to the



Cleveland, Ohio

National Assembly, December 1-2

National Labor Conference Against the Iraq War, December 2-3






In contravention of international law and the U.N. Charter, the Bush administration carried out an invasion of Iraq using the pretense that Iraq possessed weapons of mass destruction.  It was a contrived pretext without any basis in reality.  Each subsequent rationale offered to justify the invasion – that Iraq sponsored terrorism, that Iraq had ties to Al Qaeda – has been proven equally invented.

The administration embarked on a new and dangerous path of pre-emptive war without an imminent threat to the United States.  That action has inflamed rather than reduced the threat of terrorism.  As a consequence, we are less, not more secure today than prior to the invasion.  It has brought Iraq no closer to becoming a democratic society, but it did turn it into a breeding ground and training school for terrorists, as it fractured Iraqi society and put it on a path to civil war. 

We recognize the courage of U.S. military personnel, many of whom are members of our unions or members of union families.  They have faced extraordinary danger. They and their families have made huge sacrifices in this war.  More than 2500 have made the ultimate sacrifice while as many as twenty thousand others have been wounded, many disabled – physically and emotionally scarred for life.  The invasion and occupation have caused the deaths of up to 250,000 Iraqi civilians and casualties among soldiers of other nations.  It has laid waste to the entire country.

80% of Iraqis polled say they want the occupation to end and all foreign troops to leave Iraq.  Two-thirds of the U.S. public says the same thing.  In a recent poll, 72% of U.S. troops in Iraq said they want to come home before the year is out – 29% said “immediately”.  Bringing them home is the best means of protecting them while eliminating the principal stimulus to violence in Iraq that has claimed so many innocent lives.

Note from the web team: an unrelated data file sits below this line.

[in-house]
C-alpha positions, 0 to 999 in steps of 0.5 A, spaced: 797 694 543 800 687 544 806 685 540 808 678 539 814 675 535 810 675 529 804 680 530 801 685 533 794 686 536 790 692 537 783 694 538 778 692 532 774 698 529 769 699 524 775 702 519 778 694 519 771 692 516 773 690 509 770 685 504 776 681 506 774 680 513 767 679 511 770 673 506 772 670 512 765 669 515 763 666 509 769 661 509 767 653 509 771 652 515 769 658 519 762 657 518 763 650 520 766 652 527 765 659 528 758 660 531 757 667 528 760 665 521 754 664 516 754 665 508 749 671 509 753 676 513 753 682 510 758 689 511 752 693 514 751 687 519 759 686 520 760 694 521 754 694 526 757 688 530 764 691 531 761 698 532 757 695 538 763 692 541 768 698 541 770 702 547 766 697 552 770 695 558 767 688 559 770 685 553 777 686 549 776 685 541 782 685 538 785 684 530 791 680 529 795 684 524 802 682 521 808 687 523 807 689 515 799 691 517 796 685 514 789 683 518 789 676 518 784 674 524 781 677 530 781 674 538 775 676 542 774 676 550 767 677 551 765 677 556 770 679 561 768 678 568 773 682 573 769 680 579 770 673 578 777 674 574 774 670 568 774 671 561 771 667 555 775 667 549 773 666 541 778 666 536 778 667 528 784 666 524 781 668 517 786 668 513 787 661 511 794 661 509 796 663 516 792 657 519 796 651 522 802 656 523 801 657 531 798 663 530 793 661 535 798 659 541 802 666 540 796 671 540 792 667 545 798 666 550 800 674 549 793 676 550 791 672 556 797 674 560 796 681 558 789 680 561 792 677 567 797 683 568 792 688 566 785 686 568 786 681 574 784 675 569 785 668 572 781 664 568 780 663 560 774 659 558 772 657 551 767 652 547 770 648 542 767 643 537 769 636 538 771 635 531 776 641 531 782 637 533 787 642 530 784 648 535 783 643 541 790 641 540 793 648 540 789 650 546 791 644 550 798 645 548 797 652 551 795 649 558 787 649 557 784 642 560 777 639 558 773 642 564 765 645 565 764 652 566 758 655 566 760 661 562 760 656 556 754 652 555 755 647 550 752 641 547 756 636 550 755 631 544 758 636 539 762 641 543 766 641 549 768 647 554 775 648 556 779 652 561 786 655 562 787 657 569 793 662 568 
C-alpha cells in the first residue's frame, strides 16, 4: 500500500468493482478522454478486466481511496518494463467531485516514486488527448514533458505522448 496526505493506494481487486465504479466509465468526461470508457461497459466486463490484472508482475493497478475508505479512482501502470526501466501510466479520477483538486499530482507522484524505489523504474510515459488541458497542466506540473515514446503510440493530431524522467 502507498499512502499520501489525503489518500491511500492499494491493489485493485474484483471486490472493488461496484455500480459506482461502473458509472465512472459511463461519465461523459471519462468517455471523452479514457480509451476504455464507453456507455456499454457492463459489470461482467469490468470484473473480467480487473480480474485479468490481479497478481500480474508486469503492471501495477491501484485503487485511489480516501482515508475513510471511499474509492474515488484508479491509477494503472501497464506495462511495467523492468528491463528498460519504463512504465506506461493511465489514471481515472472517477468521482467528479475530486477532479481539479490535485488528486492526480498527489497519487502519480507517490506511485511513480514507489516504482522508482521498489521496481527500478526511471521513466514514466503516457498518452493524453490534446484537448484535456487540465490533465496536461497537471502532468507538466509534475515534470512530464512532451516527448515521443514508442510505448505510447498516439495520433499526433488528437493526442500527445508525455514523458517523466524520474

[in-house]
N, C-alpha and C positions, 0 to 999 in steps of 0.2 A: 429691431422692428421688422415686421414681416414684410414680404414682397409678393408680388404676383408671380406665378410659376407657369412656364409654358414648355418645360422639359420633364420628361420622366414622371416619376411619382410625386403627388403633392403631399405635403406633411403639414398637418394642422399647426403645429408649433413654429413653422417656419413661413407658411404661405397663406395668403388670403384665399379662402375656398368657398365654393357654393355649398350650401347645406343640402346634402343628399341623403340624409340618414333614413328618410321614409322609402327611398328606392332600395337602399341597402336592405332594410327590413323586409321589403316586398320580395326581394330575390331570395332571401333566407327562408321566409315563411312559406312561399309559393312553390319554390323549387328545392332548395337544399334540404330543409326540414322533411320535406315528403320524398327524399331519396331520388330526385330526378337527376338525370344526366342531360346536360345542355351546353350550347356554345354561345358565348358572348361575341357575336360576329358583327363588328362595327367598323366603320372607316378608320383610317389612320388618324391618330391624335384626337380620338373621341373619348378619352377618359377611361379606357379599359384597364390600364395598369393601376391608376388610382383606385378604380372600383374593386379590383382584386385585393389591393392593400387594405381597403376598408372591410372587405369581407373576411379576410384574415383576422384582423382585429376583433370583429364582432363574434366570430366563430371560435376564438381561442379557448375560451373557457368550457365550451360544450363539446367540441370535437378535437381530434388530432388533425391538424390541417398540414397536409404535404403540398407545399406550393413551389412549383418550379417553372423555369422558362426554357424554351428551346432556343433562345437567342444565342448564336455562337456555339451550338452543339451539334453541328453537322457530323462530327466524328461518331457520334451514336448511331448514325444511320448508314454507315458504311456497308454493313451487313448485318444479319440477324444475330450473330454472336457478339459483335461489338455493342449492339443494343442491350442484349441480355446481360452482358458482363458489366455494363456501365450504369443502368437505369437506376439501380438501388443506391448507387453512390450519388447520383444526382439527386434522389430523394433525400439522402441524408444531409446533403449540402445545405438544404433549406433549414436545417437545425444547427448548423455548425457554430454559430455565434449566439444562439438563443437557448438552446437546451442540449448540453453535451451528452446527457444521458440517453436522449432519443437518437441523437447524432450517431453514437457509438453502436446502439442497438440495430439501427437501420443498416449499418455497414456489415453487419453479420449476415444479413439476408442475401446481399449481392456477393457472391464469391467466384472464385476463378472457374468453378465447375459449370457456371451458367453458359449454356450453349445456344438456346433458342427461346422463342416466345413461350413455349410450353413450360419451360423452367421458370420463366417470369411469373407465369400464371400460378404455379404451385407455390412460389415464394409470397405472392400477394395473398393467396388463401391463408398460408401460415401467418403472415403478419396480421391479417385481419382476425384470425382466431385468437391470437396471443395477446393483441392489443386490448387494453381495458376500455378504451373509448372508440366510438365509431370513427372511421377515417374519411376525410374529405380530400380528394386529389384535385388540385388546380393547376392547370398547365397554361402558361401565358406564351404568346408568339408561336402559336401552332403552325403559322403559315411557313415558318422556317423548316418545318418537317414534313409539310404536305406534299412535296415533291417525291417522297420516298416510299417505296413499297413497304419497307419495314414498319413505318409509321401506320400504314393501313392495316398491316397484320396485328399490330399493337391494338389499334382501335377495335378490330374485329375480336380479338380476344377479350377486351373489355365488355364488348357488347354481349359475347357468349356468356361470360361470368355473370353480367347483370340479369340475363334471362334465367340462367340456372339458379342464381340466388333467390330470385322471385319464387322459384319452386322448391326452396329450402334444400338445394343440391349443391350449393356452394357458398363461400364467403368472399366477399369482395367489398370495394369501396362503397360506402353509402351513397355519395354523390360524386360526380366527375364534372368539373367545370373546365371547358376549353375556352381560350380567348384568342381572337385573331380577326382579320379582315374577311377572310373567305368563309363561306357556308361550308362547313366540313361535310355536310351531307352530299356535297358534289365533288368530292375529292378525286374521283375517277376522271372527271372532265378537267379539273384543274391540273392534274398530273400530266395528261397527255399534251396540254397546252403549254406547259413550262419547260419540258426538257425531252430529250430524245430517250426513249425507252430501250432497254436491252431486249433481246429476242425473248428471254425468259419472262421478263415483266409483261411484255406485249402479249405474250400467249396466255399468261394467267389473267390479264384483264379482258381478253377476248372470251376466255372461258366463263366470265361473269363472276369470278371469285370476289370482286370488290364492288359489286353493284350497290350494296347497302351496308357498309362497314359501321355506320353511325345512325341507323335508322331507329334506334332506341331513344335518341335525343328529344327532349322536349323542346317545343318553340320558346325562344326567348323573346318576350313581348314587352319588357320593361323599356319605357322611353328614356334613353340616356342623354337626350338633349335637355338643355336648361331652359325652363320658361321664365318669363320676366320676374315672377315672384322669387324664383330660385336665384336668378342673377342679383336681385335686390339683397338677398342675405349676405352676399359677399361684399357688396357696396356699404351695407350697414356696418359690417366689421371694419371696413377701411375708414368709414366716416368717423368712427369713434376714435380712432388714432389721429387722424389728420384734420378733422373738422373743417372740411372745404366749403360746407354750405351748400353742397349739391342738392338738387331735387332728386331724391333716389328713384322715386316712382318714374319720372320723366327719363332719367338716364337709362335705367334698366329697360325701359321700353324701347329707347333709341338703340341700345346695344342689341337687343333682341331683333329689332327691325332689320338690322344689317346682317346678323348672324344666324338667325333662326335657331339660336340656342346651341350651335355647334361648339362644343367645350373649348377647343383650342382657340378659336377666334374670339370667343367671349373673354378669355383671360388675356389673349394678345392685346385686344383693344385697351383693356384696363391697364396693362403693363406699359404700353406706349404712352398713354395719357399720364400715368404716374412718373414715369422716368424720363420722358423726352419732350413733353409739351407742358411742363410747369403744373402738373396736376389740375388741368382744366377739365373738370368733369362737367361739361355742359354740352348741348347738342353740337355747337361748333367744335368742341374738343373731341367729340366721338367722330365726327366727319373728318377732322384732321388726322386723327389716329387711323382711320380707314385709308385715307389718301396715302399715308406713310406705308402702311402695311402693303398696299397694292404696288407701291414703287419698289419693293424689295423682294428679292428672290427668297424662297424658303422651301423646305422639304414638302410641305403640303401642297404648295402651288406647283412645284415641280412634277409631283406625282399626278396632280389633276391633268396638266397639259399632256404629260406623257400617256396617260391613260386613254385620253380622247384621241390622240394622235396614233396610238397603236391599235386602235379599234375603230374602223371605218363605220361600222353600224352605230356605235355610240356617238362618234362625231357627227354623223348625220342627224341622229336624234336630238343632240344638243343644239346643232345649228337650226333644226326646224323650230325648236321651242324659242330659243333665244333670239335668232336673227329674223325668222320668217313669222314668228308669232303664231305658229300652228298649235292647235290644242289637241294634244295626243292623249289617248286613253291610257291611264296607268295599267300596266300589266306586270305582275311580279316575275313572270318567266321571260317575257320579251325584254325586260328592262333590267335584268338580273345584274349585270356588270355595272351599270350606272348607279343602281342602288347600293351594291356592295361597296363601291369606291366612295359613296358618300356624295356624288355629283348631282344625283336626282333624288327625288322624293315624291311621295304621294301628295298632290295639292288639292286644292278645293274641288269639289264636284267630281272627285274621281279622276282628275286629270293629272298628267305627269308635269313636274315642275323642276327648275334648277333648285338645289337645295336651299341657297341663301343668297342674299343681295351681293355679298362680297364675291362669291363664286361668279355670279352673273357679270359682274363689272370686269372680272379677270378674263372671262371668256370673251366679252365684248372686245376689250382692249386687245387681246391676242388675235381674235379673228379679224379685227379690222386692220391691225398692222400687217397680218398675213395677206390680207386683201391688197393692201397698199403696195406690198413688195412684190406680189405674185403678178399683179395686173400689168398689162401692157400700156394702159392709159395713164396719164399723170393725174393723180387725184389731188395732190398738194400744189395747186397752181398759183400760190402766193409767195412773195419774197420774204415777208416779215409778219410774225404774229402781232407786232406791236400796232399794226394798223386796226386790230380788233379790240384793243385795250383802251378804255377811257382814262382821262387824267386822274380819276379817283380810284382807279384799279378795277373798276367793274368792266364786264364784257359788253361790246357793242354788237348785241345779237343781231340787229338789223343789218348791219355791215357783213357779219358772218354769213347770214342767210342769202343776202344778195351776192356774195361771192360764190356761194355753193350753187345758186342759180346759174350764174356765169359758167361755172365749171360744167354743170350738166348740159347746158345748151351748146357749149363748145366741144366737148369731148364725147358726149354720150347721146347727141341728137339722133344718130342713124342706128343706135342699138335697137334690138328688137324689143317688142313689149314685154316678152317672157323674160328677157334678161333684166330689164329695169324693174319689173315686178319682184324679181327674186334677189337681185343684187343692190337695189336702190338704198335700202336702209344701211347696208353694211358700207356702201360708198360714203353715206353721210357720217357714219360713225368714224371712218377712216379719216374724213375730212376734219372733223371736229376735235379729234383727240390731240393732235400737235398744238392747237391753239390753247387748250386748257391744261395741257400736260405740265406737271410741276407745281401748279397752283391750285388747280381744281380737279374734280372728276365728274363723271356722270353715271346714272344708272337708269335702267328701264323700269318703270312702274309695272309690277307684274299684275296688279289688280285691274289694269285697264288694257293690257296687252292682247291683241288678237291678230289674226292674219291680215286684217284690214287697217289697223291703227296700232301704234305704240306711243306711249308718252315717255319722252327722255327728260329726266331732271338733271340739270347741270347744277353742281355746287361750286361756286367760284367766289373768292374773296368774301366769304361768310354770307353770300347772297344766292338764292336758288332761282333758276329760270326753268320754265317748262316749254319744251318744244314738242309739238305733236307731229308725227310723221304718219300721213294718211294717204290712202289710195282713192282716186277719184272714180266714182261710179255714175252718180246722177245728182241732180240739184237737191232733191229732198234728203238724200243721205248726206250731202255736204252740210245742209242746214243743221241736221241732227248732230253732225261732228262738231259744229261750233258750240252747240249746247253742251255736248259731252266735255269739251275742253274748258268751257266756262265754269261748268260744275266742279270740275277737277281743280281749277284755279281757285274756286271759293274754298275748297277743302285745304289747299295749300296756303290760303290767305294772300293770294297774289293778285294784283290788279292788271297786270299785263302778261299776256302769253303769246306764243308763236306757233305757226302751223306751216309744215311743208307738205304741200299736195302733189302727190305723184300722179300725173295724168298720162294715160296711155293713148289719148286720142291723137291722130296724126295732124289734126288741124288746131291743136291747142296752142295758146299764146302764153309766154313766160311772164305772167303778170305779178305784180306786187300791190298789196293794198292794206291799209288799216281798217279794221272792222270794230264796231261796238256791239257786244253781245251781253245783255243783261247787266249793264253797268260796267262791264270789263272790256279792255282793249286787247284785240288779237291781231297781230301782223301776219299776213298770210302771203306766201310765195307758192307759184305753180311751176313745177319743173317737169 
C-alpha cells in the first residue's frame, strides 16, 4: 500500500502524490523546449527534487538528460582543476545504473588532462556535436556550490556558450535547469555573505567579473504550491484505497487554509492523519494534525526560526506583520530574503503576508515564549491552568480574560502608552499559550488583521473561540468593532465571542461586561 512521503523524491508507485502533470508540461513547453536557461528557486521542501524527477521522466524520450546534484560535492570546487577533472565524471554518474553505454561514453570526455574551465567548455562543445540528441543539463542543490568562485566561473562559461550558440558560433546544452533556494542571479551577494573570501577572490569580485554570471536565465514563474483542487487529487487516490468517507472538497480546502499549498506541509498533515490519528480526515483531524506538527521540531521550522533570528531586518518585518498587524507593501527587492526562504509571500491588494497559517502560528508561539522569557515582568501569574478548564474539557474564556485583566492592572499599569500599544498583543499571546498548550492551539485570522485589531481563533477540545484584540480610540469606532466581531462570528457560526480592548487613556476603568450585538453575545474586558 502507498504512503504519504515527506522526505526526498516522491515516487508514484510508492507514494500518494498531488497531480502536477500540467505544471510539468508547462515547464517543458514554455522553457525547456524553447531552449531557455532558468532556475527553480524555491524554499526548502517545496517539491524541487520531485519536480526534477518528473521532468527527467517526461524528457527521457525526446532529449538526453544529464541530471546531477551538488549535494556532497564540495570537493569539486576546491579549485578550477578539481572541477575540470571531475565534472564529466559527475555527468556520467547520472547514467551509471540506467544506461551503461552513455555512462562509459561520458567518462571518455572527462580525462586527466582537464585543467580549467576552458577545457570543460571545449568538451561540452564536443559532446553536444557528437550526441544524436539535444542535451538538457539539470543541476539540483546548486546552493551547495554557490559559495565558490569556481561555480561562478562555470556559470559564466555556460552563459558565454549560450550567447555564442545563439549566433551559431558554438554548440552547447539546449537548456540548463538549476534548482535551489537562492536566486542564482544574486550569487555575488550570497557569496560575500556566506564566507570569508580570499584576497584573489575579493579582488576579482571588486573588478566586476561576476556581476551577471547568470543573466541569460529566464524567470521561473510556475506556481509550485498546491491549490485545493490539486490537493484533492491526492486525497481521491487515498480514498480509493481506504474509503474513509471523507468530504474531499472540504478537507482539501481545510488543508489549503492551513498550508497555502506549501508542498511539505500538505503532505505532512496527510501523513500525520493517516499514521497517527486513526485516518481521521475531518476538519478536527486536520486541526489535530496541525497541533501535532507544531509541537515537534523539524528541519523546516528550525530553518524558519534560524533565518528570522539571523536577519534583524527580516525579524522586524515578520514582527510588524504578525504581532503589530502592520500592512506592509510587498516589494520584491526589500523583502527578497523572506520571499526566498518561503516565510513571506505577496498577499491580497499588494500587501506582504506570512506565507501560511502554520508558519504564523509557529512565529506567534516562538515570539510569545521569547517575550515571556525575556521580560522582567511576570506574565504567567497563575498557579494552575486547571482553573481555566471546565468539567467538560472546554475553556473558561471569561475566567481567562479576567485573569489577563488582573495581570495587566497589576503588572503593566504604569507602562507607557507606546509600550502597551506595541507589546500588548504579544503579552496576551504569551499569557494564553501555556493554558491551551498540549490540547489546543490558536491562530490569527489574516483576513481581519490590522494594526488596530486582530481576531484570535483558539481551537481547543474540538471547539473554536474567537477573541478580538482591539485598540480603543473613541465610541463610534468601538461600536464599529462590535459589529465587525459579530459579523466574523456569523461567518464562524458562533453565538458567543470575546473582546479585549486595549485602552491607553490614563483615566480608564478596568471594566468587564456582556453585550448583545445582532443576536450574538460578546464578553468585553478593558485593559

The Bush administration has exploited the Iraq war and national security concerns to create a climate of fear at home, to erode civil liberties and Constitutional rights, and to attack the rights of workers and unions.  The so-called “War on Terrorism” has become a pretext for dismantling our democratic rights and liberties, while militarizing our economy, schools, culture, courts, and so much more.  In effect, Bush and his cronies are waging war at home as well as in Iraq and Afghanistan.  Now they also threaten war against Iran, while making threatening gestures toward Venezuela and Cuba. 

The total financial cost of the war is now projected to reach $1.27 trillion when you include secondary and residual costs like caring for seriously injured and disabled veterans for the rest of their lives.  The financial burden of the war has driven up the annual deficit and has saddled our children, grand children and many future generations with burdensome payments on the national debt. 

The war and occupation have led to cuts in social and human services, health care, education and even benefits for the very veterans of this and other conflicts, while war spending and tax cuts have lined the pockets of immensely wealthy anti-labor corporations and the elite investor class.  The war and occupation have been used to justify deferring or eliminating crucial infrastructure repair and replacement, rebuilding of the Gulf communities devastated by last year’s hurricanes, and preparations to protect vulnerable populations and communities from future disasters.